The FPS is a school financial ratio and benchmarking survey that has operated for more than 25 years. Participants represent more than 70% of enrolments in independent schools, 98% of participants rate the survey good to excellent and 100% recommend it to others. A crucial attribute of a financially sustainable school is the use of trend and comparative ratios in school management and governance. Are you using comparative and trend ratio analysis in the management of your school? The FPS is an easy way to do so.

Each year approximately 700 schools log into the survey at to enter/upload data directly from their Department of Education Financial Questionnaire and Federal student and staff census. So, data definitions are consistent, which means reliable comparisons. A sample of similar schools is selected, and a report is instantly compiled calculating 60 ratios for the school and comparing performance with sample averages, plus graphing and commenting on performance for a selection of key ratios – see the sample in Table I.

Schools can use this information to identify and quantify strengths and weaknesses and set strategies accordingly.

Another key attribute of a financially sustainable school is the ability to adapt to changing circumstances. Annual participation in the survey allows a school to produce a historical report to assess trends in their ratios for the past six years. The Somerset Key Indicator (SKI) Report also allows the entering of budget data to analyse proposed future trends in performance for up to five years – helping assess the future financial health from decisions being made now.

Using depreciation (the rate at which assets wear out) as a proxy for minimum asset reinvestment, and adding this to minimum debt repayments, we can estimate the annual cash outflow required from the reservoir ‘floodgates’. Comparing this to the annual operating surplus helps assess sustainability. For example, if depreciation is $250,000 and debt repayments are $150,000 per annum, the school should generate an annual operating cash surplus of at least $400,000 to be sustainable.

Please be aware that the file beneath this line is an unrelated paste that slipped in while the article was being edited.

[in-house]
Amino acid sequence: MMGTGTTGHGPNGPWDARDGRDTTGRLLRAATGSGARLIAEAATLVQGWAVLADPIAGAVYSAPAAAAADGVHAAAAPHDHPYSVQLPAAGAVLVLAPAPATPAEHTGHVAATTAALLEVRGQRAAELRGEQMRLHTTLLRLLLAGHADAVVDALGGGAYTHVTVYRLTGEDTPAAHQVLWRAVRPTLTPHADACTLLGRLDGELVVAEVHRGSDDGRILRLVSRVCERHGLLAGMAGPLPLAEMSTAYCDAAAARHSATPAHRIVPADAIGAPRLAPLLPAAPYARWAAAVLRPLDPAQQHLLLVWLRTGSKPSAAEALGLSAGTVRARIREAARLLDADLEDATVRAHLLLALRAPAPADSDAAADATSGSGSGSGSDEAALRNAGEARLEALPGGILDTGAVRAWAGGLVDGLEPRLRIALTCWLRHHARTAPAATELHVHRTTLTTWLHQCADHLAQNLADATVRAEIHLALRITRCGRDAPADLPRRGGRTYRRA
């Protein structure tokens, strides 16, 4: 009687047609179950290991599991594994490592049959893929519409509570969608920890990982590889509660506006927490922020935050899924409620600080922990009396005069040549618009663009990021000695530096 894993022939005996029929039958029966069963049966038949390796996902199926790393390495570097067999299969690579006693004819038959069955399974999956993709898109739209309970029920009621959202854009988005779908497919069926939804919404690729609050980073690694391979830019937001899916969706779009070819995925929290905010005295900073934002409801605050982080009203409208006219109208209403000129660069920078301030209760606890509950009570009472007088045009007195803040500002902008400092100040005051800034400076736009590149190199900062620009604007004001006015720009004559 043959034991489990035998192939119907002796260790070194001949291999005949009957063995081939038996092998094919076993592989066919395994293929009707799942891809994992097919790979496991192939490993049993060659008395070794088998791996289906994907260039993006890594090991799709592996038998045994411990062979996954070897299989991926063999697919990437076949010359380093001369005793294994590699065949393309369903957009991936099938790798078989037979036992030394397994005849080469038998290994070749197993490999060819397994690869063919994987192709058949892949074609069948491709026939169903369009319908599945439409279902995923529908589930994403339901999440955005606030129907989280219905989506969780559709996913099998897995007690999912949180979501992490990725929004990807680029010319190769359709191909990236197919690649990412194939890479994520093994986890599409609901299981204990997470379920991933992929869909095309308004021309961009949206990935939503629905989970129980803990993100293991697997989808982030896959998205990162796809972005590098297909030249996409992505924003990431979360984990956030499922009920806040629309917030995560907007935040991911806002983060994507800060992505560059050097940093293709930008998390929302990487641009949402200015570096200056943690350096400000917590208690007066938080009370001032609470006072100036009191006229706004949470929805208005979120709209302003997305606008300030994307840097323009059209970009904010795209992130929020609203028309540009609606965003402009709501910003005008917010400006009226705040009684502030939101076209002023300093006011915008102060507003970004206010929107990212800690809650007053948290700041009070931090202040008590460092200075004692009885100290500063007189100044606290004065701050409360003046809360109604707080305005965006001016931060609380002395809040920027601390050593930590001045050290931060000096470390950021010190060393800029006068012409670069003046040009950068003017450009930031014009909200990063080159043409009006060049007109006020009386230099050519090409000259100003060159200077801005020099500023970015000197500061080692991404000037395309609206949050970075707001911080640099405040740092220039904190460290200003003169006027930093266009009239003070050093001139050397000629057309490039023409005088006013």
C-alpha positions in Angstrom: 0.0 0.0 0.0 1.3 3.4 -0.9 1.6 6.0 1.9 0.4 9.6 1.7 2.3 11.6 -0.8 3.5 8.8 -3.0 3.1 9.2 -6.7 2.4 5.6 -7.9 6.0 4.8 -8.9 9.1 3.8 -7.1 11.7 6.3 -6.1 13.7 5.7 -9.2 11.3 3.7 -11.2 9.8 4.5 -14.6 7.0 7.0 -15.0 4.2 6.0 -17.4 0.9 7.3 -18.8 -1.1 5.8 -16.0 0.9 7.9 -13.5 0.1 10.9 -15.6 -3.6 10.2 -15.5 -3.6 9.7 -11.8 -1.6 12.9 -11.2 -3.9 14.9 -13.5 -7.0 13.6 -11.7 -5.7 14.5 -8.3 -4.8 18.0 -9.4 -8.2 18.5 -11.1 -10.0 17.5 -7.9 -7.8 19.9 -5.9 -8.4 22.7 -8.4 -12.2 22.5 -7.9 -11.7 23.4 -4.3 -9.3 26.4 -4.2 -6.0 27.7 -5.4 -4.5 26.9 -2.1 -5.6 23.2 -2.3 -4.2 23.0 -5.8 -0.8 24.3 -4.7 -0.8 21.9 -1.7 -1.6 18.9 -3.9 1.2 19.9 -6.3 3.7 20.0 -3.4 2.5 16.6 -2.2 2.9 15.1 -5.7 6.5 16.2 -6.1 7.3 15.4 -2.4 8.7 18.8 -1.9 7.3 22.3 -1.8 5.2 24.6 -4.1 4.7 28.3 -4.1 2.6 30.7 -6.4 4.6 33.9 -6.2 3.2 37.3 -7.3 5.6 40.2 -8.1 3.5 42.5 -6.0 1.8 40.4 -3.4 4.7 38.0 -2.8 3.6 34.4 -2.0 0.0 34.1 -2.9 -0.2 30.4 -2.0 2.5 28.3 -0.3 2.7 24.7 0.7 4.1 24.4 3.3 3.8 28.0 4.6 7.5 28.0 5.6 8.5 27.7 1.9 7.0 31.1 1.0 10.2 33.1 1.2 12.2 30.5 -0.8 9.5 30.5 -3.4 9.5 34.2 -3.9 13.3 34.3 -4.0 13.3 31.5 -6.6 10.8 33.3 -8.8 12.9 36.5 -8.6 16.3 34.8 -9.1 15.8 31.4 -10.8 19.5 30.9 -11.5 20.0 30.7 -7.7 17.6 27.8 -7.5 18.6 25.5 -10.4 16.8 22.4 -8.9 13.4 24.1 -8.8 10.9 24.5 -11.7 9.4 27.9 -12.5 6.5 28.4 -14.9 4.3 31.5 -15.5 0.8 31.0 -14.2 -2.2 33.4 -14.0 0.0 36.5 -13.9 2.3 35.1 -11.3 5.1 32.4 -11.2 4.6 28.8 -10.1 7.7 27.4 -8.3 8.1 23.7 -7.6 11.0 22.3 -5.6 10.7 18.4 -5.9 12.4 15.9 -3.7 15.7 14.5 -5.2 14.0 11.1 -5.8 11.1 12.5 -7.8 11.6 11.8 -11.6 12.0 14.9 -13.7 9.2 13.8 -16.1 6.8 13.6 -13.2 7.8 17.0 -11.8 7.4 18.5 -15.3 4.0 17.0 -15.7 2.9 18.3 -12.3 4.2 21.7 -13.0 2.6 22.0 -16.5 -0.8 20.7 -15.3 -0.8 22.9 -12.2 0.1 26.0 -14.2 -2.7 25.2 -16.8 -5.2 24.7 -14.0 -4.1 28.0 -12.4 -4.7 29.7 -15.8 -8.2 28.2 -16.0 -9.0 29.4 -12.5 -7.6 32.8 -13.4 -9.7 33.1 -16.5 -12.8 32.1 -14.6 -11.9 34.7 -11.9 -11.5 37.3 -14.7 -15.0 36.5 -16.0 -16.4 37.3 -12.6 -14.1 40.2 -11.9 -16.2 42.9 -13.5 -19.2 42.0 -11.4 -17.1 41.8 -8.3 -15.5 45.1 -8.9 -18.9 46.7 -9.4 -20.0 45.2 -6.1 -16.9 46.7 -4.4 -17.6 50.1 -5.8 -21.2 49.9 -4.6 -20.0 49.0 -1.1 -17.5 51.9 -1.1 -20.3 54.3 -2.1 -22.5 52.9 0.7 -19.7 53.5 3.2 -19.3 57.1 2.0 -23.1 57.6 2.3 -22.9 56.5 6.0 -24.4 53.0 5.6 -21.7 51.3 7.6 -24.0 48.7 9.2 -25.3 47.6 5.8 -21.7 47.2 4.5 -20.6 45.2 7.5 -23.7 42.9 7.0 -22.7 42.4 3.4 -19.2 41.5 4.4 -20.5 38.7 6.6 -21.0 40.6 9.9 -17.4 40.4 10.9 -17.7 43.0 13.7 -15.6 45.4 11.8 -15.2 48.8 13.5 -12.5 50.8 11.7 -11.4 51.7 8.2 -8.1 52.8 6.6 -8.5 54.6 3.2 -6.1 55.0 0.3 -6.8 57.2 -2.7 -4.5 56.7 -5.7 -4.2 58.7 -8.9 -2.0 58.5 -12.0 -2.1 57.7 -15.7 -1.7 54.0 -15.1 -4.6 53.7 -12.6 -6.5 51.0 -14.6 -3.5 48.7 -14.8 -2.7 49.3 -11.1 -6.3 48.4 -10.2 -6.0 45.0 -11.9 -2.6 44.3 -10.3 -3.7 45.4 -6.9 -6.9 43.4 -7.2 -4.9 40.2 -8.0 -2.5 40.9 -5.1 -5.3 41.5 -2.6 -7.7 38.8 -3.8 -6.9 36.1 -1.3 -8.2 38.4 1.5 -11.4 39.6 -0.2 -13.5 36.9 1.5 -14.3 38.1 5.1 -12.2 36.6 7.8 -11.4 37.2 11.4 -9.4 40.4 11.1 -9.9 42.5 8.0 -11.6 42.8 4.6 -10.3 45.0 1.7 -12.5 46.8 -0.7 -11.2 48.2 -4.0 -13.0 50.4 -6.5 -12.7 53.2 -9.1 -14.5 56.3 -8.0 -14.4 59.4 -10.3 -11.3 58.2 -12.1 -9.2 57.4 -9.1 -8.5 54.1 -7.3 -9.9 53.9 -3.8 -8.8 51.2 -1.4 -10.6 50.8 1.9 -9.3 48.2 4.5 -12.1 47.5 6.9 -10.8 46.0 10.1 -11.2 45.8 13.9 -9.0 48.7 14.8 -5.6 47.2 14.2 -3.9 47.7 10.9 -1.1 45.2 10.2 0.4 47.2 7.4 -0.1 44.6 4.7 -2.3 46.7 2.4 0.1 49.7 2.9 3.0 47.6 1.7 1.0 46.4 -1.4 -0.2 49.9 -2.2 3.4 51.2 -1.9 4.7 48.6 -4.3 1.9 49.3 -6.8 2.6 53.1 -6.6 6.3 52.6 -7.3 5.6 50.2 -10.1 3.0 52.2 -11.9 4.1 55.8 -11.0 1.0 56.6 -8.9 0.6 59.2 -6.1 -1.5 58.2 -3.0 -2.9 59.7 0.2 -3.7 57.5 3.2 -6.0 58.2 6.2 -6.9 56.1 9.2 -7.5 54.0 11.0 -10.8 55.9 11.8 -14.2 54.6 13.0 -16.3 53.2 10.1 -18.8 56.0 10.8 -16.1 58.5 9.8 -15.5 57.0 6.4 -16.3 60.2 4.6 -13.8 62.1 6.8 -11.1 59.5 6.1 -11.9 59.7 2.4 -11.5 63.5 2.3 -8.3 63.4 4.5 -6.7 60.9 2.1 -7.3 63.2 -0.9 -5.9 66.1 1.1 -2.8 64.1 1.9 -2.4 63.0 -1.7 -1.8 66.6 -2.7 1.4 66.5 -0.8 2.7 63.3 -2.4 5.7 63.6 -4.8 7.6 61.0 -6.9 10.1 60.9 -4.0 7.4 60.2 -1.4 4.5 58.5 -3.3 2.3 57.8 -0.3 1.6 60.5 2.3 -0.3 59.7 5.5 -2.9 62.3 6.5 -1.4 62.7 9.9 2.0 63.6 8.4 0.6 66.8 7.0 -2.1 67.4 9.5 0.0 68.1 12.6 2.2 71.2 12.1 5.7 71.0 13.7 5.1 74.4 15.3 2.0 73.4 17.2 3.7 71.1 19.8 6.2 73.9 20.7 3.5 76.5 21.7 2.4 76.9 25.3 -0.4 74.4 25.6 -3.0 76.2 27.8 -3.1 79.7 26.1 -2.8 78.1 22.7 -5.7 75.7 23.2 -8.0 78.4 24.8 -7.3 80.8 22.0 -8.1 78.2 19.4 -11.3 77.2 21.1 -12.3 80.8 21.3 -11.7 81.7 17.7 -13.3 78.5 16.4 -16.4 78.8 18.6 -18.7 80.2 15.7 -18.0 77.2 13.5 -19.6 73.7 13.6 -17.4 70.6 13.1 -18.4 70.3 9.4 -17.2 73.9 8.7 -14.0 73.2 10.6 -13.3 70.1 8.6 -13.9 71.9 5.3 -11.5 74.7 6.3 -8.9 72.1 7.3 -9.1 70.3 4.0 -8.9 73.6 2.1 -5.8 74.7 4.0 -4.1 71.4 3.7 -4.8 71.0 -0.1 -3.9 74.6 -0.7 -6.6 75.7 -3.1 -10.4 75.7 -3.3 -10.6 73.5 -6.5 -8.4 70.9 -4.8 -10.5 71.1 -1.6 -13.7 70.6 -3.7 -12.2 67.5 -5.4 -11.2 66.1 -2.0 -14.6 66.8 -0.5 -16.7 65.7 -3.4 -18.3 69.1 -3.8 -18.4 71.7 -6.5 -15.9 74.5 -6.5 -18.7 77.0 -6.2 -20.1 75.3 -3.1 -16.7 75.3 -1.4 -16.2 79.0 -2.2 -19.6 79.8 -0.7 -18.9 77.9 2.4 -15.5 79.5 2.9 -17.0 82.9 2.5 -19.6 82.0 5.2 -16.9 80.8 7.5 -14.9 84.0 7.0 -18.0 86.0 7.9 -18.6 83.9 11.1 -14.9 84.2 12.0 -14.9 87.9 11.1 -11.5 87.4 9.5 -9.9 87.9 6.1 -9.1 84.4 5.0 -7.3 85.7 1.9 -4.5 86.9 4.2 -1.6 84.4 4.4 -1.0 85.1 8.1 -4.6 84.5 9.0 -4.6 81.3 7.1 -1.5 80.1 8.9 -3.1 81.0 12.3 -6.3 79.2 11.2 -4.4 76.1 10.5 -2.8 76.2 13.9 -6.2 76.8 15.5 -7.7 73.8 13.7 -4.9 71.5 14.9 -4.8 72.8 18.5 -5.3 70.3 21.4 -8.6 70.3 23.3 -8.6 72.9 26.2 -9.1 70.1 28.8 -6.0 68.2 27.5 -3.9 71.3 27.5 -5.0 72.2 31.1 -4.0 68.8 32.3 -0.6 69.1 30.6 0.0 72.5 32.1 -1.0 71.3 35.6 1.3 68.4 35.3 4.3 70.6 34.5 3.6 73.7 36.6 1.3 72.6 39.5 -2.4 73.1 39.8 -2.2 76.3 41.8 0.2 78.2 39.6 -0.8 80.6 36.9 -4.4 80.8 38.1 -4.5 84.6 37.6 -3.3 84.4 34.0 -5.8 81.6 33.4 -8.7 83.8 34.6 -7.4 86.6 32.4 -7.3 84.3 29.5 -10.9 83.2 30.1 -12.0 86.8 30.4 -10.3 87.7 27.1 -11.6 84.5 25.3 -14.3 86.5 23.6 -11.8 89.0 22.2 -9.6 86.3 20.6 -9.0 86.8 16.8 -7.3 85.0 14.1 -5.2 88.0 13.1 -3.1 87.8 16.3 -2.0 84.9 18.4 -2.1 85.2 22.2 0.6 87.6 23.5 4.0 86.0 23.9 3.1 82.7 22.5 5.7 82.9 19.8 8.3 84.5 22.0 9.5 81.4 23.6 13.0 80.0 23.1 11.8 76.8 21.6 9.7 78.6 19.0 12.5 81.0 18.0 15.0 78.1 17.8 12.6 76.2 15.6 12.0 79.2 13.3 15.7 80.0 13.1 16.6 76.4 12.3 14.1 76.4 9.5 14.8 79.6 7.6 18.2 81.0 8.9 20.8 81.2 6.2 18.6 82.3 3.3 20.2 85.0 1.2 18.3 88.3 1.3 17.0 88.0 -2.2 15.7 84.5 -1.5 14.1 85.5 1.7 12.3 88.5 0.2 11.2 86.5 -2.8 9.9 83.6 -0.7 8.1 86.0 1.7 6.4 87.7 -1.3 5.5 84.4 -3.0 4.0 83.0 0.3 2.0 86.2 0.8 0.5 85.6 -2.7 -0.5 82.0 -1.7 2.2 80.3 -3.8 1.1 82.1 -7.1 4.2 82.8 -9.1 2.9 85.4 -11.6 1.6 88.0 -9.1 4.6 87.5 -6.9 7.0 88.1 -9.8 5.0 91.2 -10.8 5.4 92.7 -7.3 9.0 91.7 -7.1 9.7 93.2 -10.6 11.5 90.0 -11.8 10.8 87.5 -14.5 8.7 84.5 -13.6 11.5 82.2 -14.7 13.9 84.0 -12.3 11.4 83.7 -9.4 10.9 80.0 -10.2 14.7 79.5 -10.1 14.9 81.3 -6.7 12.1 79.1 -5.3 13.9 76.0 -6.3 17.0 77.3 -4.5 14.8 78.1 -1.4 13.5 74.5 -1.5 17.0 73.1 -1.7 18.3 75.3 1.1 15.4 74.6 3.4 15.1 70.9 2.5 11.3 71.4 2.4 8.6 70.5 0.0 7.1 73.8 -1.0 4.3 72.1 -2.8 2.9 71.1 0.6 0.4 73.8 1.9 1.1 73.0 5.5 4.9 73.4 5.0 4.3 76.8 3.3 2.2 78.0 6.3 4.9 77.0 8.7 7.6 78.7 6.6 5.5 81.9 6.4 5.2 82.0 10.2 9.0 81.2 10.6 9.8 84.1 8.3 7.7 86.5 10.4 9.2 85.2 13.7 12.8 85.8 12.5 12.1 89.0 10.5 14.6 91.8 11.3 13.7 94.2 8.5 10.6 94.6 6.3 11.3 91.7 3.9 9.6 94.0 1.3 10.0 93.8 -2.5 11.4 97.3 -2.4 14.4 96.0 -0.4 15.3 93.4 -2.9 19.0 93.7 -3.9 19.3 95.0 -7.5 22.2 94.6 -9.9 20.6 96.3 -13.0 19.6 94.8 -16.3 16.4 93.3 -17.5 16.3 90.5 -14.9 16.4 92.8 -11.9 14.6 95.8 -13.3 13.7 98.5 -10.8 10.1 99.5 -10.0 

The FPS will do much of the analysis to help you assess sustainability and identify and quantify possible improvements in performance if required.

So, what is an adequate operating surplus for your school depends on the annual cash required for asset reinvestment and debt servicing. If your school decides to significantly increase debt, then you are also committing to a need for high cash surpluses. You don’t have to be the best or have the highest operating surplus – the least financially healthy school may still be sustainable. It is about what is enough for your school.

These simple principles apply whether you are a new school with a handful of enrolments or a long-established school with thousands of enrolments, or if enrolments are stable or changing (up or down). If you are looking for help to operate in an efficient and effective manner and sustainably fund capital reinvestment and debt servicing, I encourage you to participate in this long-established FPS.

For further information, please contact Somerset Education at or telephone 1300 781 968

[1] Somerset J.W.P. (2017) Attributes of a financially sustainable independent school. (Master of Business), Queensland University of Technology

John Somerset

John Somerset,
Director Somerset Education

Article posted with permission from Somerset Education.